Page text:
It sells a ship that was likely later to have served the American cause, and been taken prize by the British.
St. Eustatius is an island in the Caribbean that became a Dutch possession in the 17th century. In the 18th century its placement in the middle of the British, French, Spanish and Danish island territories, and its status as a free port with no customs duties, made it a major point for...
St. Eustatius is an island in the Caribbean that became a Dutch possession in the 17th century. In the 18th century its placement in the middle of the British, French, Spanish and Danish island territories, and its status as a free port with no customs duties, made it a major point for transhipment of goods, especially tobacco and sugar, and a locus for trade in contraband. Edmund Burke said of it in 1781, “Its proprietors had, in the spirit of commerce, made it an emporium for all the world… Its wealth was prodigious, arising from its industry and the nature of its commerce.”
The island sold arms and ammunition to anyone willing to pay and was one of the few places from which the rebellious Americans could obtain military stores. In fact, nearly half of all American Revolutionary military supplies were obtained through St. Eustatius, and nearly all American communications to Europe first passed through the island. The noted British diplomat Lord Storming told Parliament that “if Sint Eustatius had sunk into the sea three years before, the United Kingdom would already have dealt with George Washington.”
Johannes de Graaff was the Dutch governor of the island from September 1776 to November 1781, and he sympathized with the American cause. On November 16, 1776, just a few months after de Graaff took his position, Captain Isaiah Robinson of the 14-gun American brig Andrew Doria, which was flying the colors of the fledgling United States and there to purchase munitions for the American Revolutionary forces, sailed into the anchorage below St. Eustatius’ Fort Oranje [Fort Orange]. Robinson announced his arrival by firing a thirteen gun salute, one gun for each of the thirteen American states in rebellion against Britain. De Graaff, on his own initiative and without consulting his government, replied with an eleven gun salute from the cannons of Fort Oranje (international protocol required a two gun less acknowledgement of a sovereign flag). This was the famed “First Salute”, which was the first international acknowledgment of American independence. The Andrew Doria was carrying a copy of the Declaration of Independence, which was presented to Governor De Graaff.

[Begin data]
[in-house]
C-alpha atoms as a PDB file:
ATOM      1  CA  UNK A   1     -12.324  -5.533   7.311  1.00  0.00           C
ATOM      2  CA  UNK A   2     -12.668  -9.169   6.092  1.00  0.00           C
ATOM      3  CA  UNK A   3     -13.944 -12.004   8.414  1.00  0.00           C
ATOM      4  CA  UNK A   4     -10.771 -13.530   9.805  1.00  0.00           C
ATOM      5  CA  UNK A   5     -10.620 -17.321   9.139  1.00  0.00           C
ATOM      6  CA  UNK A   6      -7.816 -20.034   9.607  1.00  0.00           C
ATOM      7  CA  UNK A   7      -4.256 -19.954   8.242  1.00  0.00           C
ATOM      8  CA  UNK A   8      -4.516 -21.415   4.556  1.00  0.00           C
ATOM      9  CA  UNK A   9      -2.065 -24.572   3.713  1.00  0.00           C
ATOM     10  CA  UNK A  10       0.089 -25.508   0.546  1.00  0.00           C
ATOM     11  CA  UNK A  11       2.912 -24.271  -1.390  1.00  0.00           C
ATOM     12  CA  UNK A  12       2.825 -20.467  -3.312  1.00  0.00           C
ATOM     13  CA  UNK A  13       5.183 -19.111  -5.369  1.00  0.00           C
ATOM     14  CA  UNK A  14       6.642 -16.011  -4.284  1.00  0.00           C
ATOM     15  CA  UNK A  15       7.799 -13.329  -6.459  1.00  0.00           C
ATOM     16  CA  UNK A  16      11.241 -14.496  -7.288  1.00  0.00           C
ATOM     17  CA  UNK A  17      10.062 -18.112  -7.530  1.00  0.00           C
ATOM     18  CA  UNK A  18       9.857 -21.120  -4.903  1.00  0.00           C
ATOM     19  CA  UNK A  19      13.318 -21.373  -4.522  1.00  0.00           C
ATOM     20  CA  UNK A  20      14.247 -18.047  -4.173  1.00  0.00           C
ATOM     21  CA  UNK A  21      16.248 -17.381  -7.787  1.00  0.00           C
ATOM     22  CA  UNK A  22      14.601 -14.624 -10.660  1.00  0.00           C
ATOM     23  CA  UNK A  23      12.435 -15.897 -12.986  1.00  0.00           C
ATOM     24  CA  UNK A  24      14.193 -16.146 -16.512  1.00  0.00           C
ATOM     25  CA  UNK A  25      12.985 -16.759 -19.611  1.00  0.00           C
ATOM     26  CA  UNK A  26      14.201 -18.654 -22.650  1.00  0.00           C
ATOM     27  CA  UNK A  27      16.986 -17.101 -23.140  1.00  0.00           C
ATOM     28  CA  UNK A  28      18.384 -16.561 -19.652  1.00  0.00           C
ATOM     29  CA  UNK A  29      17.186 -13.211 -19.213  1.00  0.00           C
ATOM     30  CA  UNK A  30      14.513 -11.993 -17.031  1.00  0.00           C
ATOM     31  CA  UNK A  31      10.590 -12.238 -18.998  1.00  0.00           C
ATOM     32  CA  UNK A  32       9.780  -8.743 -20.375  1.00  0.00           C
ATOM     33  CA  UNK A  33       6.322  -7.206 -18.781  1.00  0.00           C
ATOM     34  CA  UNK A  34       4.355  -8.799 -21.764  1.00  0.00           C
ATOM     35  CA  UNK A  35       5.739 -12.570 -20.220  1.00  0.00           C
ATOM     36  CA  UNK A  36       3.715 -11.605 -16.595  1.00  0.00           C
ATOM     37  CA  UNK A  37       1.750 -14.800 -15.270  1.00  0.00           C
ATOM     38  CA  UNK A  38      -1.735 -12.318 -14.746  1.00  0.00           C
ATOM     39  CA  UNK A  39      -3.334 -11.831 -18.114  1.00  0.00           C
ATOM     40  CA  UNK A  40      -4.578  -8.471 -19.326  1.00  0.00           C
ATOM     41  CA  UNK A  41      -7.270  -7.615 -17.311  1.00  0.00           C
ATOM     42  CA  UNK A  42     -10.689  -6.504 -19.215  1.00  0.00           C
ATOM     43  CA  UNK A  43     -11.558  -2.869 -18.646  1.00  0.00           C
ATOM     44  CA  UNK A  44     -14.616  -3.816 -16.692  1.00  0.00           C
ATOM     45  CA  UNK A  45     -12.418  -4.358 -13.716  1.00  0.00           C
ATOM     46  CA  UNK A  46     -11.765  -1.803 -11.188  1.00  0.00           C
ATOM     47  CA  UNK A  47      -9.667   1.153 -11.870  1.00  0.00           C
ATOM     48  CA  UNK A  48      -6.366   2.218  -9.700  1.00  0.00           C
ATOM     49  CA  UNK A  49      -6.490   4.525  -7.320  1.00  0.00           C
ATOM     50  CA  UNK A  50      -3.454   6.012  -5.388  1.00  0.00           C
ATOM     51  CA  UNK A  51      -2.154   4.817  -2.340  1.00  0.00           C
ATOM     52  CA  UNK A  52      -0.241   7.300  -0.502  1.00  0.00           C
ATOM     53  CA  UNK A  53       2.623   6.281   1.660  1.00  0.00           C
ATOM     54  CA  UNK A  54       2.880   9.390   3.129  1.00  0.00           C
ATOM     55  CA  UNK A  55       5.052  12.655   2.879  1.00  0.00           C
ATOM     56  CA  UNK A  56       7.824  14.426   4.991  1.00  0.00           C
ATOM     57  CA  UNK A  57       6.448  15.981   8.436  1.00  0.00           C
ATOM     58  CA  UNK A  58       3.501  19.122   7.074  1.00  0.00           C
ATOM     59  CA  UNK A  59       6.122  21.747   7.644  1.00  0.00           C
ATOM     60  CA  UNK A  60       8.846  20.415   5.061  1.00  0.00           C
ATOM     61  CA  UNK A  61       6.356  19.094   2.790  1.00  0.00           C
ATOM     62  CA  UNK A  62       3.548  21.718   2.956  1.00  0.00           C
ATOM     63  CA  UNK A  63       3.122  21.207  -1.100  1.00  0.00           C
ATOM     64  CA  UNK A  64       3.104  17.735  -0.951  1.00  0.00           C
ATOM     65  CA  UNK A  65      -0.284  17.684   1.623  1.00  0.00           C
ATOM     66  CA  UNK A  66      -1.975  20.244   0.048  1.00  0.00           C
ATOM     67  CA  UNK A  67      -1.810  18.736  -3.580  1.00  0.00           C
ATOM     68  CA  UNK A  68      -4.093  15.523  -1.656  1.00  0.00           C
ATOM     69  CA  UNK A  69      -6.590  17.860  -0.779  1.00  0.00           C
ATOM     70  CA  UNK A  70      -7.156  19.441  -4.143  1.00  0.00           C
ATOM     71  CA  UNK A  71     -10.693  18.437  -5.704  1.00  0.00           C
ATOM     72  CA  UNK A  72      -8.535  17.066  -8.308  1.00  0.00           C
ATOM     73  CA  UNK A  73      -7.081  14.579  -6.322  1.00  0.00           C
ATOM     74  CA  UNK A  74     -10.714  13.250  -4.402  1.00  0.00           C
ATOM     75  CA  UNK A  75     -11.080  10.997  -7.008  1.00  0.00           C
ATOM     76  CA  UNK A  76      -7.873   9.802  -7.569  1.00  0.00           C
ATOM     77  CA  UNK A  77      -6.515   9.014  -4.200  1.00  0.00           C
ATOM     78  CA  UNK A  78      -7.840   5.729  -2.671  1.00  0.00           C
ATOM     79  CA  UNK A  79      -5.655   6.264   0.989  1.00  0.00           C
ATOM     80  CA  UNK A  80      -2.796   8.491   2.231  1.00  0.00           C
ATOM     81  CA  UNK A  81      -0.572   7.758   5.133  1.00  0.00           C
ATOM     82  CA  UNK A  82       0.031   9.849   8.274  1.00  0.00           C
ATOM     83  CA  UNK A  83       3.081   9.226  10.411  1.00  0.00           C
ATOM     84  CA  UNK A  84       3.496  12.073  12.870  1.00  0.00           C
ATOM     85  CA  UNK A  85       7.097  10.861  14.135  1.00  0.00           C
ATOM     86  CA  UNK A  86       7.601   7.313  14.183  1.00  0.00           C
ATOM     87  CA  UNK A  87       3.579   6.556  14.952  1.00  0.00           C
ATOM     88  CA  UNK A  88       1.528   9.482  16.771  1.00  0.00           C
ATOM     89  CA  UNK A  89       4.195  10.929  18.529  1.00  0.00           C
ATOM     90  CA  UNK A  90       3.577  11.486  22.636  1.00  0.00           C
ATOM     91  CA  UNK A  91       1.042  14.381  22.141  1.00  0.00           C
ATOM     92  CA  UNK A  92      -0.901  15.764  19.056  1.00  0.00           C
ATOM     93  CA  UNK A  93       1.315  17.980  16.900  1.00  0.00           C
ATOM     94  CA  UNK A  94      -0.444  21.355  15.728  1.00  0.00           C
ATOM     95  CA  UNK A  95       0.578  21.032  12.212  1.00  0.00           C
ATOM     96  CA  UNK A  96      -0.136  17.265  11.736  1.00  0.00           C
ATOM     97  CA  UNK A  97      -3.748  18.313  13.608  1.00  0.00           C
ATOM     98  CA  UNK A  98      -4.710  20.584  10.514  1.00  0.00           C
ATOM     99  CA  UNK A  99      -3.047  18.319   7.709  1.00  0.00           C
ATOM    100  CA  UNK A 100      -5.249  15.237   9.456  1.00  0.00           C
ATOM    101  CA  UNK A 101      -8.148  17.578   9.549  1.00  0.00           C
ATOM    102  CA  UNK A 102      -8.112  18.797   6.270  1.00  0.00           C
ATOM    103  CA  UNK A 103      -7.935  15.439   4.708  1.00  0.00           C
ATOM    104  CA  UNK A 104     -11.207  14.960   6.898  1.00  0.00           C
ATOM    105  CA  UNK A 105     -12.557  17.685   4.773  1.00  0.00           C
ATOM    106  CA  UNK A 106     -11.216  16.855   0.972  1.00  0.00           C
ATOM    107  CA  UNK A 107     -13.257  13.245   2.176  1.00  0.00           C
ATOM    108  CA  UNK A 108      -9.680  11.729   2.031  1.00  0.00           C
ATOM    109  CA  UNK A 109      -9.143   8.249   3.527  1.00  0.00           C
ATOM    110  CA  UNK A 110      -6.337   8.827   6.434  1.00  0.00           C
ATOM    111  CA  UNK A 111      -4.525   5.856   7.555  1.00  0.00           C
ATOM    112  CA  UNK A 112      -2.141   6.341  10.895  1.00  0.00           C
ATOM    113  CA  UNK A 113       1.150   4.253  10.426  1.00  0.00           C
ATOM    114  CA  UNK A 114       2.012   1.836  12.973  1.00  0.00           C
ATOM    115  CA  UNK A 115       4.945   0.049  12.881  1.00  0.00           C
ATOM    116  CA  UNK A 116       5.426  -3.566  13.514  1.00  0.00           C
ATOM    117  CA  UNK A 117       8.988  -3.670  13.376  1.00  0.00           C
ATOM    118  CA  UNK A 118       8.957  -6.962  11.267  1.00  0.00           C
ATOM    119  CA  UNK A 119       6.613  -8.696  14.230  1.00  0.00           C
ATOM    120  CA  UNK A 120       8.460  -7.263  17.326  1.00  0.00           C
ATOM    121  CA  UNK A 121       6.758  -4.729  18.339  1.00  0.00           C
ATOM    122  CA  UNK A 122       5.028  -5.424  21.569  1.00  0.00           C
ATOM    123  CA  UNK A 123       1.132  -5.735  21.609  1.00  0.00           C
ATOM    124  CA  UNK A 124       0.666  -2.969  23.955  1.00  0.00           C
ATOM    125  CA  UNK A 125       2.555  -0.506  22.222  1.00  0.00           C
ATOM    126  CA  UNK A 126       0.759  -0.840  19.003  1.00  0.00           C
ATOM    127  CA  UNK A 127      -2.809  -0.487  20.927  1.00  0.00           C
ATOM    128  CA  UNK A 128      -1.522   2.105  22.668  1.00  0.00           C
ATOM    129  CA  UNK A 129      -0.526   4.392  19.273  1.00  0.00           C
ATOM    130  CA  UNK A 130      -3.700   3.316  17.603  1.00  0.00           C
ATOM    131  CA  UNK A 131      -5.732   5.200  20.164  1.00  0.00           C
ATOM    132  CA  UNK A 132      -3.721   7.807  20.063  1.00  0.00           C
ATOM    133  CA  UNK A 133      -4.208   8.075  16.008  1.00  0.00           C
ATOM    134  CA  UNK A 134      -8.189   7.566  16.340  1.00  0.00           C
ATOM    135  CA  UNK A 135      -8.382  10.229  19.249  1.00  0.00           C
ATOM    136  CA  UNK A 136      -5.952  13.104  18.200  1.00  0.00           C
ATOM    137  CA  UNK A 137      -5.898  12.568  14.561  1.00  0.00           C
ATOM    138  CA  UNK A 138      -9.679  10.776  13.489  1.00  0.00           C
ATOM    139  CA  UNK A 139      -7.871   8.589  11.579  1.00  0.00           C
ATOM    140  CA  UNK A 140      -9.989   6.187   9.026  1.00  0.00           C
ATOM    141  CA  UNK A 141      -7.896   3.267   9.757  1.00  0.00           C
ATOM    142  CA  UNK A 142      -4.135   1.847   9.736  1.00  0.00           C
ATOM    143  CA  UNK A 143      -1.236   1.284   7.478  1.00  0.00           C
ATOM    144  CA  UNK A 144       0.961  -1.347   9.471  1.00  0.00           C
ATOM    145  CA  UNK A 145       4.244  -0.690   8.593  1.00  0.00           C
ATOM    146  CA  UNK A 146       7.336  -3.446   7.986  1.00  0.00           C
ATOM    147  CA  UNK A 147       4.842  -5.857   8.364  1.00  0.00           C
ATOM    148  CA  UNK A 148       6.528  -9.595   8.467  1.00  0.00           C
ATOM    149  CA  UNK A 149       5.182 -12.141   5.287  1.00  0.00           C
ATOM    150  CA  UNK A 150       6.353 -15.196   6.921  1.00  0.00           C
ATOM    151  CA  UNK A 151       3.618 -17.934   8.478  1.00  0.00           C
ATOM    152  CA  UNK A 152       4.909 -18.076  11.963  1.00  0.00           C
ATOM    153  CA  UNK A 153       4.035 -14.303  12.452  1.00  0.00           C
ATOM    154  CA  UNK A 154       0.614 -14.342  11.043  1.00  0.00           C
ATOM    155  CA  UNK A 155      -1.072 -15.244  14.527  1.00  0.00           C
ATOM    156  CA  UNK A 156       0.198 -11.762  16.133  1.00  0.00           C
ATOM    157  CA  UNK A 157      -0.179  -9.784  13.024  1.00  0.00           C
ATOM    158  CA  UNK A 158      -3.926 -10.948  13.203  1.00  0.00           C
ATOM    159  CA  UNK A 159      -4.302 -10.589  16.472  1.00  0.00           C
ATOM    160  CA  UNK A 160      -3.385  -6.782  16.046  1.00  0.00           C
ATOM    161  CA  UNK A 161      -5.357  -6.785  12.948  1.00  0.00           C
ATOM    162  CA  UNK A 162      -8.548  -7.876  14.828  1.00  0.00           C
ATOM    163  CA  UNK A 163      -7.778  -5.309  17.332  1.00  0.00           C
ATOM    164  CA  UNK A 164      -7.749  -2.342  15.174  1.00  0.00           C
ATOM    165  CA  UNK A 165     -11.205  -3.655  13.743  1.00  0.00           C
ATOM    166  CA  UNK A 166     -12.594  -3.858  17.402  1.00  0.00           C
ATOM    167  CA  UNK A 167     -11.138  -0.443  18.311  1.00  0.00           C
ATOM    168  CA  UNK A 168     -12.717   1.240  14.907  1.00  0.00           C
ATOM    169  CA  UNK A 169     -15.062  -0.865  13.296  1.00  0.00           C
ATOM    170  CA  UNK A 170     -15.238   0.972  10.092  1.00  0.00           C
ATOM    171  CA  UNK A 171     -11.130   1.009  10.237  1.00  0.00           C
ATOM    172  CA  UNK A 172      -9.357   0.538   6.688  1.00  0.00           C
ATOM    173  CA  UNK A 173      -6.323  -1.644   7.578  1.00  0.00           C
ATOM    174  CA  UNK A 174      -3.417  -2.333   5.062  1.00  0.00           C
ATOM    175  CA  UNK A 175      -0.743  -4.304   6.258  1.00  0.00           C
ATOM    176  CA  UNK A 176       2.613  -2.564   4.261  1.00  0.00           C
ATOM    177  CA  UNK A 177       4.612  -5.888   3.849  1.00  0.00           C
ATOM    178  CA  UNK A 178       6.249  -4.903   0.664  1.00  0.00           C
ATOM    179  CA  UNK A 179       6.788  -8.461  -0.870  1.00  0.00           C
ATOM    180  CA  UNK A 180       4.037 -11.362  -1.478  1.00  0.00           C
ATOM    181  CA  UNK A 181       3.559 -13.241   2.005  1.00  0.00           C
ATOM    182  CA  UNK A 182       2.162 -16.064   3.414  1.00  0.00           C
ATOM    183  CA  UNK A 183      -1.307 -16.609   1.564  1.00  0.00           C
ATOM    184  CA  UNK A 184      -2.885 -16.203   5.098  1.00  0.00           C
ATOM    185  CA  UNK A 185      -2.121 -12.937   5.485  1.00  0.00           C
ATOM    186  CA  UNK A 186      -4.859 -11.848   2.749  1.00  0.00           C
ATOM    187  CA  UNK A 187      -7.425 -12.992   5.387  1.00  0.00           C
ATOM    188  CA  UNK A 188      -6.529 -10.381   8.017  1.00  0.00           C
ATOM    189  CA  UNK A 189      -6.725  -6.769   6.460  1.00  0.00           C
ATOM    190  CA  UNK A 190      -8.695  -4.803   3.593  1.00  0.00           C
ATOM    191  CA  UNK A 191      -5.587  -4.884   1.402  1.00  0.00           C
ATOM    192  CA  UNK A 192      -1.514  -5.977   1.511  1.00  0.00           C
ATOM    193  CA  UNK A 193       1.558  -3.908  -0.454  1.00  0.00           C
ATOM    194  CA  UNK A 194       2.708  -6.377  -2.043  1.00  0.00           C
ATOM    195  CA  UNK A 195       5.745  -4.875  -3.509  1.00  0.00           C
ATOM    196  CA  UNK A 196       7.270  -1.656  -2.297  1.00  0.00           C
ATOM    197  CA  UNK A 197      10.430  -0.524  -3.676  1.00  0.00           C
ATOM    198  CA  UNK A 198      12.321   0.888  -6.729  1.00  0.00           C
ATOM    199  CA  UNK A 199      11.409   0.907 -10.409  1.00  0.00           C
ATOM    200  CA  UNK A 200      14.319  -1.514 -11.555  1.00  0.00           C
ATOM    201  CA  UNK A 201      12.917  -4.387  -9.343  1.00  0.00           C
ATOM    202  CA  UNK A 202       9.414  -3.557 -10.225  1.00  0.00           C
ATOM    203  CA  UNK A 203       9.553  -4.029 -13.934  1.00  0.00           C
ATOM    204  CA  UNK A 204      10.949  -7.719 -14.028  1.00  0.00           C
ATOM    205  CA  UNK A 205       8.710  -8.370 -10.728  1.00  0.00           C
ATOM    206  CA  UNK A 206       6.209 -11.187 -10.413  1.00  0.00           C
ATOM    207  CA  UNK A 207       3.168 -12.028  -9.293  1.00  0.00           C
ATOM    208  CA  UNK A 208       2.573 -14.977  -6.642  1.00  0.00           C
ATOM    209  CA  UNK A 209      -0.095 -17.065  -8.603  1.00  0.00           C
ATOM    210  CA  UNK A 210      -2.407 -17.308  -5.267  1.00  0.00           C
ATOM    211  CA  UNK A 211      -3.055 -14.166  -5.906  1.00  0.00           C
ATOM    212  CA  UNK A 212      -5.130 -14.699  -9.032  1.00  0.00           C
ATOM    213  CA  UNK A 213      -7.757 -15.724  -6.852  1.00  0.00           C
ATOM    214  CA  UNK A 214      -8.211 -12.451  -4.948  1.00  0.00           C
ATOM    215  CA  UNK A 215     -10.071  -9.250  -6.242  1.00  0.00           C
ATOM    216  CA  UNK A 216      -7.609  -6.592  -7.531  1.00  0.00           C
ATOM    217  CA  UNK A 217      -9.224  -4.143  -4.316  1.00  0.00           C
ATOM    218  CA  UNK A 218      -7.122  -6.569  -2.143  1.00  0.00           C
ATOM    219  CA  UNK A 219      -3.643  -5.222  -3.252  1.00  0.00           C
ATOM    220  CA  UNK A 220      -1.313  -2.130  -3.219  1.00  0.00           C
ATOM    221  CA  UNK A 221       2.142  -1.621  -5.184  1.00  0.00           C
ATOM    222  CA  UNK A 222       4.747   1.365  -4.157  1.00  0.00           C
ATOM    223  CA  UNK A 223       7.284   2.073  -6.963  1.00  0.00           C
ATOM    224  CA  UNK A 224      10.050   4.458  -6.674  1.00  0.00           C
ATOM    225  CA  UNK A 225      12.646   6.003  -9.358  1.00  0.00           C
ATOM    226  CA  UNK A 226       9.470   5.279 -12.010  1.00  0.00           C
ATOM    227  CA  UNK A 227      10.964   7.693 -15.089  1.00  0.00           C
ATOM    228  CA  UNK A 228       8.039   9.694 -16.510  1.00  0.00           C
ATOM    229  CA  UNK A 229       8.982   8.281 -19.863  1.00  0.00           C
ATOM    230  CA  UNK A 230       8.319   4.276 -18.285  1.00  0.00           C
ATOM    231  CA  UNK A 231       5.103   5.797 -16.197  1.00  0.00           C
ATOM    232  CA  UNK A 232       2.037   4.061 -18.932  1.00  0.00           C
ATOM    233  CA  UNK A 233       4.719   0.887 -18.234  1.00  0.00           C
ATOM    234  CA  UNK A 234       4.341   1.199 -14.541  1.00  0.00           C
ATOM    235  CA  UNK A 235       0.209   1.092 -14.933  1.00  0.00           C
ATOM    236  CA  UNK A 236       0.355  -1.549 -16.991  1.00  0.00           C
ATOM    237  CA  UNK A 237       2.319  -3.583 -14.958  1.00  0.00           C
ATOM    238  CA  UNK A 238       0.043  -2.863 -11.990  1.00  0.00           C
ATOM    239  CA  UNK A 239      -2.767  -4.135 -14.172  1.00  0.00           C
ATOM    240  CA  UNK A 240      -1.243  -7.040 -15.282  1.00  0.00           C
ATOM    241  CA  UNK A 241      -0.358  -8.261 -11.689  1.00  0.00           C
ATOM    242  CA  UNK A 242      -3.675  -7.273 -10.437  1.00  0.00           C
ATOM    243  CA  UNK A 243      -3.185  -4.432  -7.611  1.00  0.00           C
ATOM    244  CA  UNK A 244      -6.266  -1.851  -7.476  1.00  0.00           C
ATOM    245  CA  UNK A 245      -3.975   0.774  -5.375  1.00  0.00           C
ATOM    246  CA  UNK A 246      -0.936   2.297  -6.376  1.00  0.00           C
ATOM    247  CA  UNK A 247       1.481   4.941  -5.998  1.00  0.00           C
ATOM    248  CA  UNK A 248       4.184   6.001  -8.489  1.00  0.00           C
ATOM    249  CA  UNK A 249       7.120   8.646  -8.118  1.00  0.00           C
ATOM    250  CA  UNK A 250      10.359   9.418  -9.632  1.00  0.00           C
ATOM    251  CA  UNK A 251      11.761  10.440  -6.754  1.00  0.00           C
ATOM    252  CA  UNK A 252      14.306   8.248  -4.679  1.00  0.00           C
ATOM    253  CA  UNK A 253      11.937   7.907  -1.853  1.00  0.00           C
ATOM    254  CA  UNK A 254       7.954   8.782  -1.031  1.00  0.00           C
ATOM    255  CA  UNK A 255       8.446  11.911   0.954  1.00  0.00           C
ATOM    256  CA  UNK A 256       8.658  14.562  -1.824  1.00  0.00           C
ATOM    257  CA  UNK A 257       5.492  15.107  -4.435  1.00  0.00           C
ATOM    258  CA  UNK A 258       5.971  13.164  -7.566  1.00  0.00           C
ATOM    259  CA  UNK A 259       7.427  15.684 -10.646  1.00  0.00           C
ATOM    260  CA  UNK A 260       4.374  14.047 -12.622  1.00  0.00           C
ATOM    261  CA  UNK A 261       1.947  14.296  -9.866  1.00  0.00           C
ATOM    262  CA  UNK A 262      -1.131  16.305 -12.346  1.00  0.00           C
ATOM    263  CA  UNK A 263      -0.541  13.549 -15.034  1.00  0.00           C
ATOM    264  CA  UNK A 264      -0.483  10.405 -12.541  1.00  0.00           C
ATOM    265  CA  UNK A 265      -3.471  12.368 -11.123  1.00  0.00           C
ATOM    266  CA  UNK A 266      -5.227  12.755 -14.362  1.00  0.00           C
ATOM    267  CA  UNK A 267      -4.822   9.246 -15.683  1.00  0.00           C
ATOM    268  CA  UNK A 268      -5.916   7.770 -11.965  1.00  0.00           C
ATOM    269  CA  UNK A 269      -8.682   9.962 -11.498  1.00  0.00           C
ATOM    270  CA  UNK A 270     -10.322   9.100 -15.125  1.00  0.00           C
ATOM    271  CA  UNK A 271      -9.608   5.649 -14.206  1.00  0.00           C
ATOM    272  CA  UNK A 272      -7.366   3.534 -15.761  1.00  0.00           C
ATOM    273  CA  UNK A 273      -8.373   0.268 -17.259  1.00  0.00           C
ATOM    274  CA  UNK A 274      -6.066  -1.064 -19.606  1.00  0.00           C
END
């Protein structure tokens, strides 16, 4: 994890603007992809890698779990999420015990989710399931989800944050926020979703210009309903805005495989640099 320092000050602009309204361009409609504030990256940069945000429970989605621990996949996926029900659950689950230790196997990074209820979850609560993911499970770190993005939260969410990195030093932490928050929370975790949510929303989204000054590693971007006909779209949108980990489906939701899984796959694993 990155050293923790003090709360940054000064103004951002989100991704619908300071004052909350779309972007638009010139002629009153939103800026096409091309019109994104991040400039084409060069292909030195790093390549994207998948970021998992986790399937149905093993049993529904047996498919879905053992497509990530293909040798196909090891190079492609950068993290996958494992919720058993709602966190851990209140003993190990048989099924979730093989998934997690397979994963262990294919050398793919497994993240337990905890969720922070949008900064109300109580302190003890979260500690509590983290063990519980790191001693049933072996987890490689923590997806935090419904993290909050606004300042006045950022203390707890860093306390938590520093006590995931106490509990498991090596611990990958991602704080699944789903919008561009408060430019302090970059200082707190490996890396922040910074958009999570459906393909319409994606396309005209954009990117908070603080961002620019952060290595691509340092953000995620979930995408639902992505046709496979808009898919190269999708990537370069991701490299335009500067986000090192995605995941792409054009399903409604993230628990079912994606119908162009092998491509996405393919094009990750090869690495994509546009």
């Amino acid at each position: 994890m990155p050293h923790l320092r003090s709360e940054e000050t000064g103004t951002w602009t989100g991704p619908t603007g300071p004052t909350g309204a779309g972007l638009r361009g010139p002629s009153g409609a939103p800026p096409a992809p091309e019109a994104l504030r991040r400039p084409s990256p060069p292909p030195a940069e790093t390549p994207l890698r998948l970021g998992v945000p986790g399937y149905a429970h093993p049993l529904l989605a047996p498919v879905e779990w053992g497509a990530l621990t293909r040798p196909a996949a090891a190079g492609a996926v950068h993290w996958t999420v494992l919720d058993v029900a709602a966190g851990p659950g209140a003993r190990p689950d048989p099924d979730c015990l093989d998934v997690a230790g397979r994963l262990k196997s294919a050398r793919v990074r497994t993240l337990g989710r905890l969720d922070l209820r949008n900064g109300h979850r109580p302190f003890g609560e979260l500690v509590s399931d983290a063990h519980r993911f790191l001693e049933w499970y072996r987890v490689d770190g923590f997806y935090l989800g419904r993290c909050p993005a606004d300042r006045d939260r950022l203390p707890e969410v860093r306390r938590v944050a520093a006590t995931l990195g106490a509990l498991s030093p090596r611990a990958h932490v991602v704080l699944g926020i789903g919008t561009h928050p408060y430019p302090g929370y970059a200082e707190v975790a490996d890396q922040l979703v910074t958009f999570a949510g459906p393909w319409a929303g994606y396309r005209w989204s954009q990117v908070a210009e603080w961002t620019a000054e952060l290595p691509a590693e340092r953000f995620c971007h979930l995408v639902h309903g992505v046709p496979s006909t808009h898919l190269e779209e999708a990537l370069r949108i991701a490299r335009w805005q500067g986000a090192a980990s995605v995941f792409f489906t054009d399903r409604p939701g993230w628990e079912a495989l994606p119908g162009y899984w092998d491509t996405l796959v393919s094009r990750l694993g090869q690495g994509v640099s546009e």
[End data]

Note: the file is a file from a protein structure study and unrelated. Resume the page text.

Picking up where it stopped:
Document signed, Sint Eustatius, December 7, 1776, just three weeks after recognizing American independence. In it, William Dent and Zuyt de Schelden sell the Ship Nancy to Messrs Thomas and Ashburner. Men of the Thomas and Ashburner names appear on a 1781 list of the burghers (residents) of Sint Eustatius.
The British were furious at the recognition and and protested to the Dutch government, which recalled de Graaff to the Netherlands. He explained his deeds at the Hague and was sent back to Sint Eustatius. In 1780 the British finally got fed up and declared war on the Dutch.
As for the Ship Nancy purchased here, it is quite possibly the vessel of that name that in 1779 was seized by the British on a journey from Baltimore to Sint Eustatius. They took it to occupied New York as a prize.
Consulting our own records and recollections, and public sale records going back four decades, we are unable to find any other example of de Graaff’s autograph having come up for sale. It may be the rarest autograph of the American Revolution.
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